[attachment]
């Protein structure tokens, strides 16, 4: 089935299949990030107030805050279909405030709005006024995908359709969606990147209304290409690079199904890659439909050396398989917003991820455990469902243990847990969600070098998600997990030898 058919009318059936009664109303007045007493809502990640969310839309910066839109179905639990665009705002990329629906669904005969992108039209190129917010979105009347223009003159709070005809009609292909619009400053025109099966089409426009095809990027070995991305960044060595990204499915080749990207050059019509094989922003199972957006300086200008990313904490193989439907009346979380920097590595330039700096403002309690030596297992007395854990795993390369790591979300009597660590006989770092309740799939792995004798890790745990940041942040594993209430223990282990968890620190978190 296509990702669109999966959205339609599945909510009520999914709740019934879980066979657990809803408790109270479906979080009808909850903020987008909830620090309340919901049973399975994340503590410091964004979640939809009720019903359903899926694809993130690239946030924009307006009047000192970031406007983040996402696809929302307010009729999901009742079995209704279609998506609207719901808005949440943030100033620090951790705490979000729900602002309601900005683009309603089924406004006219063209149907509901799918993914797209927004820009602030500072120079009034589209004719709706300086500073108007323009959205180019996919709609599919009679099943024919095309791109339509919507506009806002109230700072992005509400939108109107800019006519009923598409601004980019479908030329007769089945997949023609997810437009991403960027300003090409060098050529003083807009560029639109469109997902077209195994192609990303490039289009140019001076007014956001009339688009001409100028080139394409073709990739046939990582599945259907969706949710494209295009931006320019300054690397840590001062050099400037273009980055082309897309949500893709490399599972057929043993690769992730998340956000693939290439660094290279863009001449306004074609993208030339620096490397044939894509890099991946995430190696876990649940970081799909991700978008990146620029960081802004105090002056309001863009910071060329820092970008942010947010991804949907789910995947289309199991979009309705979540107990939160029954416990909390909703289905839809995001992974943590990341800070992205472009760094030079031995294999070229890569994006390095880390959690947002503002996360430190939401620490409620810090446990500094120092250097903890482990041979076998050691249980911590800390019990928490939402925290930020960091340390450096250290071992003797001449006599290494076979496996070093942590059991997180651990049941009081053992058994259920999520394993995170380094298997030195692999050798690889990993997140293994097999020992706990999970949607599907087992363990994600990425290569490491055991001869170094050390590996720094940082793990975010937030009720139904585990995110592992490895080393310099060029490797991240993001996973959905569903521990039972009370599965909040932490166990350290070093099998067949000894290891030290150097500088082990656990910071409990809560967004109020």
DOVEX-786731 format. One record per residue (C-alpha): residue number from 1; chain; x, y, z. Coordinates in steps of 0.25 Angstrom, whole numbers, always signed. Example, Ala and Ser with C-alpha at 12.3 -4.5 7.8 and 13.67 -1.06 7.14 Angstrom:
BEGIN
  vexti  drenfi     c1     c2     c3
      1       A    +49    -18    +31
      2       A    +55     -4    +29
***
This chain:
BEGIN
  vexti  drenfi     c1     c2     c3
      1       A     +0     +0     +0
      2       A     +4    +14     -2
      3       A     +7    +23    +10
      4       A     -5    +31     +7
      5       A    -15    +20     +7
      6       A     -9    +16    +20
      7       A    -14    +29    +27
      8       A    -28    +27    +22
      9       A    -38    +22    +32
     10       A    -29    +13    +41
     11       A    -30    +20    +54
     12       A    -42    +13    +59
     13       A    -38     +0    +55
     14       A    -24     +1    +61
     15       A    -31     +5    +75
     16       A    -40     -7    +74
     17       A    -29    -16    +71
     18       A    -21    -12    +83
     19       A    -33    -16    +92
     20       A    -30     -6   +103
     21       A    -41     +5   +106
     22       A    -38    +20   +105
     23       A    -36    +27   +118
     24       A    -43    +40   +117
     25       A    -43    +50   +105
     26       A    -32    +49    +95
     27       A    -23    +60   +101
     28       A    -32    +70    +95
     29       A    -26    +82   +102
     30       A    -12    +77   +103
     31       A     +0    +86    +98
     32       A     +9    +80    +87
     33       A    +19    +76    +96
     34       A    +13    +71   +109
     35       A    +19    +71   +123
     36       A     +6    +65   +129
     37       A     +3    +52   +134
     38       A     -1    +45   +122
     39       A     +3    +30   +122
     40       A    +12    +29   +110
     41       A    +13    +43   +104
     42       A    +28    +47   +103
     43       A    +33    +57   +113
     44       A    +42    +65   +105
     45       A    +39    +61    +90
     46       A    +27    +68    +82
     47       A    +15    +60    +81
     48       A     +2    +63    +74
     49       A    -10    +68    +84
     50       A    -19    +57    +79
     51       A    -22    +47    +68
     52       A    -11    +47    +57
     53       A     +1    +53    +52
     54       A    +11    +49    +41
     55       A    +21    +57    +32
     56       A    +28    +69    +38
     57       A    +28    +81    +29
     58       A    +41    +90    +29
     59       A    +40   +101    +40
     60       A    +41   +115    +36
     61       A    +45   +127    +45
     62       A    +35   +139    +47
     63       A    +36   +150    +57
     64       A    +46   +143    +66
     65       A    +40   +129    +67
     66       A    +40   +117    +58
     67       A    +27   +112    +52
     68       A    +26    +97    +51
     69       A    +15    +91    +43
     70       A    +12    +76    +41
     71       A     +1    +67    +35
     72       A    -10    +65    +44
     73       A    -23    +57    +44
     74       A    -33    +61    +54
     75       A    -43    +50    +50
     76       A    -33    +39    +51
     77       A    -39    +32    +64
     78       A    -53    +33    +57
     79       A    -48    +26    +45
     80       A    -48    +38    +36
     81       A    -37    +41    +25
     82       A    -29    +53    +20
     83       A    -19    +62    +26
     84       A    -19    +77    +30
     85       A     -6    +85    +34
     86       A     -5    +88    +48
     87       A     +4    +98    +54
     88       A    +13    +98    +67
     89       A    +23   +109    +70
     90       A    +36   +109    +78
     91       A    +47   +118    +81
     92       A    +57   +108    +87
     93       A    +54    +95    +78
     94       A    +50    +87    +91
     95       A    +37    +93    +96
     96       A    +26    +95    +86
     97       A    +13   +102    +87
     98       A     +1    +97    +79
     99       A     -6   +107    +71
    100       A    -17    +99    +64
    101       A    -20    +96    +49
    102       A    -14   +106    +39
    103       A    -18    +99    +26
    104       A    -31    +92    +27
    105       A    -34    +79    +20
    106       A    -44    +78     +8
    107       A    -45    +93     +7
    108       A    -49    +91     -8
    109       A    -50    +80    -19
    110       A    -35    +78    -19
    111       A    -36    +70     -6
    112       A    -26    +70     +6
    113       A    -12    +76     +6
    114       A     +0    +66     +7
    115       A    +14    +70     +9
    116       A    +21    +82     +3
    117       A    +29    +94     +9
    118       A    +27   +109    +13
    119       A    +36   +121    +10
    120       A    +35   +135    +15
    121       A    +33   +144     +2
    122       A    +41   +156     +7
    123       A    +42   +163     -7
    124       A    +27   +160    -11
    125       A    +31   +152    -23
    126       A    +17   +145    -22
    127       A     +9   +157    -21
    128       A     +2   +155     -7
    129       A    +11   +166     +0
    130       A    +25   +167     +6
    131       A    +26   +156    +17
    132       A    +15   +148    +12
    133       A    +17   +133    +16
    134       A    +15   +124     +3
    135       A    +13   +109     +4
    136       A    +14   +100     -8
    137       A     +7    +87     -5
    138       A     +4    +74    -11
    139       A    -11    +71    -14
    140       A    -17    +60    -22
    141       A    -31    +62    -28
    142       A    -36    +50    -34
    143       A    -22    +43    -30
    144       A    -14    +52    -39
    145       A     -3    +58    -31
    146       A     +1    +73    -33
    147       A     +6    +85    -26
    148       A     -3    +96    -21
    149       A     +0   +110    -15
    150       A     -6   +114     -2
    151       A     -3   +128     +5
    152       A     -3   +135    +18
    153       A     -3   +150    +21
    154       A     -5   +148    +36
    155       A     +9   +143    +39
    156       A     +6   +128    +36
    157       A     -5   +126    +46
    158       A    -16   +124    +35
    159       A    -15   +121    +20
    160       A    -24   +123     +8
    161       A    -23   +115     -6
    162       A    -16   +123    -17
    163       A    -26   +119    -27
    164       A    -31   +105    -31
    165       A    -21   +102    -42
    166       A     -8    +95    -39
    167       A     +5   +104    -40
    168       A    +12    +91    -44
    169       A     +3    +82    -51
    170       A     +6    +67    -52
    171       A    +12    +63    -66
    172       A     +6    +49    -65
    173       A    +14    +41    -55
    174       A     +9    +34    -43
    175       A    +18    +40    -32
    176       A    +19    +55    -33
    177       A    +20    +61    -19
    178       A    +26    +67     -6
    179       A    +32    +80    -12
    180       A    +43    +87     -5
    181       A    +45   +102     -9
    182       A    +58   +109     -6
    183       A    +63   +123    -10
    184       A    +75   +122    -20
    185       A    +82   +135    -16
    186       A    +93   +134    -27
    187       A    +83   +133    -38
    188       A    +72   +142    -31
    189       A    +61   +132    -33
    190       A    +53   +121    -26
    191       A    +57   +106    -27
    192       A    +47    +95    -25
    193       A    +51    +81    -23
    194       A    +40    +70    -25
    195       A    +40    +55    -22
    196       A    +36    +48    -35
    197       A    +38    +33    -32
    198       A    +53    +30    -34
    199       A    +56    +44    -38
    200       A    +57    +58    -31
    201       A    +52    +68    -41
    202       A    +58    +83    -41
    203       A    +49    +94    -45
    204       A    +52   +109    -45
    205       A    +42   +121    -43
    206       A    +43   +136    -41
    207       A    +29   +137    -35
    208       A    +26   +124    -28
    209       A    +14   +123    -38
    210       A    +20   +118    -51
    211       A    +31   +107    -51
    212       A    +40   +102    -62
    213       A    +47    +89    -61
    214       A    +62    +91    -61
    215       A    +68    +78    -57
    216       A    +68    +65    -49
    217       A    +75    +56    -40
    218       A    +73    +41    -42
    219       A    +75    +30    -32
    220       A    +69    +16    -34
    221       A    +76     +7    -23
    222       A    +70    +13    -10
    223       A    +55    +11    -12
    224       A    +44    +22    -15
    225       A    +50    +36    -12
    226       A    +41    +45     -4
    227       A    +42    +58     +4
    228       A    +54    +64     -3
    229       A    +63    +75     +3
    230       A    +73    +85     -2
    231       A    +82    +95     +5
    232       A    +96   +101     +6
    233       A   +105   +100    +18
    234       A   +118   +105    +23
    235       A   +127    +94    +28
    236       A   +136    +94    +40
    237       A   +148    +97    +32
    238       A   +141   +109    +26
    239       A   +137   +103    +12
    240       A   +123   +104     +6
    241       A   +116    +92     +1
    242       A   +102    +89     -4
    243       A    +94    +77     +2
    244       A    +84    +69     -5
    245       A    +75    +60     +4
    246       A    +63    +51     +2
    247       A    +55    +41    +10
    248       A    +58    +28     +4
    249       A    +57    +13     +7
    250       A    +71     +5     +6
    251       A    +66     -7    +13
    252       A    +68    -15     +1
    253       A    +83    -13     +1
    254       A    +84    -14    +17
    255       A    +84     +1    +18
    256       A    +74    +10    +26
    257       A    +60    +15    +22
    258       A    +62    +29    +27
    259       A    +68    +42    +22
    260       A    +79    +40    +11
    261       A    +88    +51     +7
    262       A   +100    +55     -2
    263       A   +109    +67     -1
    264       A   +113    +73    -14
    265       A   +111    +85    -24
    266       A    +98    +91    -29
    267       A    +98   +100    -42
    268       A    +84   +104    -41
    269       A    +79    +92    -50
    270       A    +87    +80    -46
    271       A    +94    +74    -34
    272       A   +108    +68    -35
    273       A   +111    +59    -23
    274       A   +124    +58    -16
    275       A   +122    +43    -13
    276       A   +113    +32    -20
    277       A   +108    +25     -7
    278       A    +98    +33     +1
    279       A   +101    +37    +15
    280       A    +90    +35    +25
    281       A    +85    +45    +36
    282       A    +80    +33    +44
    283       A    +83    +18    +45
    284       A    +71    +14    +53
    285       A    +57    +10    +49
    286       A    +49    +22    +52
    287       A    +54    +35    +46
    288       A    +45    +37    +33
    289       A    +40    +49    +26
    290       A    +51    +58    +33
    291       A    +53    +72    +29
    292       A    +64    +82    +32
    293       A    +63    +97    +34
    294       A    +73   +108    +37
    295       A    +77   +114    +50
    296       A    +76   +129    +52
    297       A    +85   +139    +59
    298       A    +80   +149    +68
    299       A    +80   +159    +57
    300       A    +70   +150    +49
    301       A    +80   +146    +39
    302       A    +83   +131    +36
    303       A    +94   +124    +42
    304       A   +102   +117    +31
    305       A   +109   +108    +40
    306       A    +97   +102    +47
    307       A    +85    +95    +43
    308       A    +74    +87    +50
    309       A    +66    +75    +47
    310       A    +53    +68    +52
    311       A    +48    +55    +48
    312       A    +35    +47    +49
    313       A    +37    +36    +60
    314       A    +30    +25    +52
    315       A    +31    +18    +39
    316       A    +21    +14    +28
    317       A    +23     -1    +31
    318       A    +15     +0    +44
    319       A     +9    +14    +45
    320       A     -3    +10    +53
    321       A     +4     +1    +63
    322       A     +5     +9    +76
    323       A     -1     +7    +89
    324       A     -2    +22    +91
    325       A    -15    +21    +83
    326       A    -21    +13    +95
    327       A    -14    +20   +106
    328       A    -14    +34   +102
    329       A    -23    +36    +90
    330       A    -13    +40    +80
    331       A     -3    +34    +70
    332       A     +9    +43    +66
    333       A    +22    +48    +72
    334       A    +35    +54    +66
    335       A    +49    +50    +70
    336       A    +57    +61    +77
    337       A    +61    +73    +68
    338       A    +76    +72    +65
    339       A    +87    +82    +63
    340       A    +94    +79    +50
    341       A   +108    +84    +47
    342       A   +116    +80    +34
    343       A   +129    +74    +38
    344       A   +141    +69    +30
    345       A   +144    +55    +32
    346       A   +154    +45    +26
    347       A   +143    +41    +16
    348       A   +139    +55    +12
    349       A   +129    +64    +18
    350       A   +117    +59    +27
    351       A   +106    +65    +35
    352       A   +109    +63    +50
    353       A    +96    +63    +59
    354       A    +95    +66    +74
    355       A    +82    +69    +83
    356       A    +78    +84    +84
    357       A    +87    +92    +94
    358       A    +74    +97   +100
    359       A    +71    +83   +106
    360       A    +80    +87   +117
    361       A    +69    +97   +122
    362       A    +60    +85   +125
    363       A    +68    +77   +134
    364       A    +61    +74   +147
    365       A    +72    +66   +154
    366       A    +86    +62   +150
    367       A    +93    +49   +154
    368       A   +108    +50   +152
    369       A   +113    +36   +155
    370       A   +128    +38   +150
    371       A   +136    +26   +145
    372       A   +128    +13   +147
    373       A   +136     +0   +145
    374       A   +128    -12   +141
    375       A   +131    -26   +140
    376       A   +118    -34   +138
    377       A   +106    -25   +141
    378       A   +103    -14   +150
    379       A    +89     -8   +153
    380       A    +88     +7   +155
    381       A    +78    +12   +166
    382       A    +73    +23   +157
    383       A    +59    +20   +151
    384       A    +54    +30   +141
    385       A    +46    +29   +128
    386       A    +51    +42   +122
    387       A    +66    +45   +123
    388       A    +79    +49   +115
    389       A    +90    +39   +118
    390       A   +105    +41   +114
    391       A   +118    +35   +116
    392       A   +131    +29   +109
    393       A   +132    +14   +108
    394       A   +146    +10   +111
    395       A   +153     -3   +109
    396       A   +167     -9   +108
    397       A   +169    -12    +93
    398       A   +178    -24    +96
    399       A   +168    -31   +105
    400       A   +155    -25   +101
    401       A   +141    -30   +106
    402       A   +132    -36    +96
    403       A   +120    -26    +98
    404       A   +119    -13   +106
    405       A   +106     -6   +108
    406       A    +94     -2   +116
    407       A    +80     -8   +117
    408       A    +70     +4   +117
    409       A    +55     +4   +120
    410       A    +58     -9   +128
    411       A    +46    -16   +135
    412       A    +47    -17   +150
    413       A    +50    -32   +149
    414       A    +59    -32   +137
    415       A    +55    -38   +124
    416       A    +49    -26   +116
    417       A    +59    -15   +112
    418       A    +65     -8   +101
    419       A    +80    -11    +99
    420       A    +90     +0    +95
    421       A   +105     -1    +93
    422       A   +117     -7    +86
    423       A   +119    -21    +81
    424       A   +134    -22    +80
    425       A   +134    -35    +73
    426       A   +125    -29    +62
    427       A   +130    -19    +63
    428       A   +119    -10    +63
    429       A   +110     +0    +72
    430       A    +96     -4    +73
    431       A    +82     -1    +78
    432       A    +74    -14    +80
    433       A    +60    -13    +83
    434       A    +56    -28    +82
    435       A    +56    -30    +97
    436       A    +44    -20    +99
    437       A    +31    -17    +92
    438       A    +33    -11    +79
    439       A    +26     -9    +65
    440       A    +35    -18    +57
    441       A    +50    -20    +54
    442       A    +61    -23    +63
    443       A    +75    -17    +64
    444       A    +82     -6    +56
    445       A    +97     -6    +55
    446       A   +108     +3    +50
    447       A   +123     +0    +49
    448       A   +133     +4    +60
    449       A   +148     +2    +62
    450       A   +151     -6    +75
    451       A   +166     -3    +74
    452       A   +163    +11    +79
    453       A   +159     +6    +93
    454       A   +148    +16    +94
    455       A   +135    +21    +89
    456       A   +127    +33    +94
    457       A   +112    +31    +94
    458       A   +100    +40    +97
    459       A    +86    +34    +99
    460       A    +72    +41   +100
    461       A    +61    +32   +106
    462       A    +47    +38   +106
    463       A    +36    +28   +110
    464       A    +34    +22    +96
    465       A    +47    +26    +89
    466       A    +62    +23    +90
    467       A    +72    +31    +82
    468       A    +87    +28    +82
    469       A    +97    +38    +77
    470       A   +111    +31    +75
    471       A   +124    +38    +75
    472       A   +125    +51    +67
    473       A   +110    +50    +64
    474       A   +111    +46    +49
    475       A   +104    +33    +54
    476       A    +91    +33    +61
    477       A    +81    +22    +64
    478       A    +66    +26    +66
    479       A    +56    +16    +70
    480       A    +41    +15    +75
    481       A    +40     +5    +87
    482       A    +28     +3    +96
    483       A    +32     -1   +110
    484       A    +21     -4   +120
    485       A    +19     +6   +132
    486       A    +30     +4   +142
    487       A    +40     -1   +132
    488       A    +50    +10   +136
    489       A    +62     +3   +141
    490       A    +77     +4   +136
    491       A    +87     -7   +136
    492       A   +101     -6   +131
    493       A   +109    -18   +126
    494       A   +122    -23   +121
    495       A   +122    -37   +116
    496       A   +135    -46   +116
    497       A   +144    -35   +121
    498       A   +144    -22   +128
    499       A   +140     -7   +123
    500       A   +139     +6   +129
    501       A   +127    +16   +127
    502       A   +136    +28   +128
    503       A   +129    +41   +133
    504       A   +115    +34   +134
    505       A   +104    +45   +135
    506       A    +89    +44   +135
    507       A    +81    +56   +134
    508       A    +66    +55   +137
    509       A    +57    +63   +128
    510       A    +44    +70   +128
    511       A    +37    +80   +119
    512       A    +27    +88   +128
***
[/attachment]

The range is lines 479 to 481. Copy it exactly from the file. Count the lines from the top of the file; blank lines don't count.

    469       A    +97    +38    +77
    470       A   +111    +31    +75
    471       A   +124    +38    +75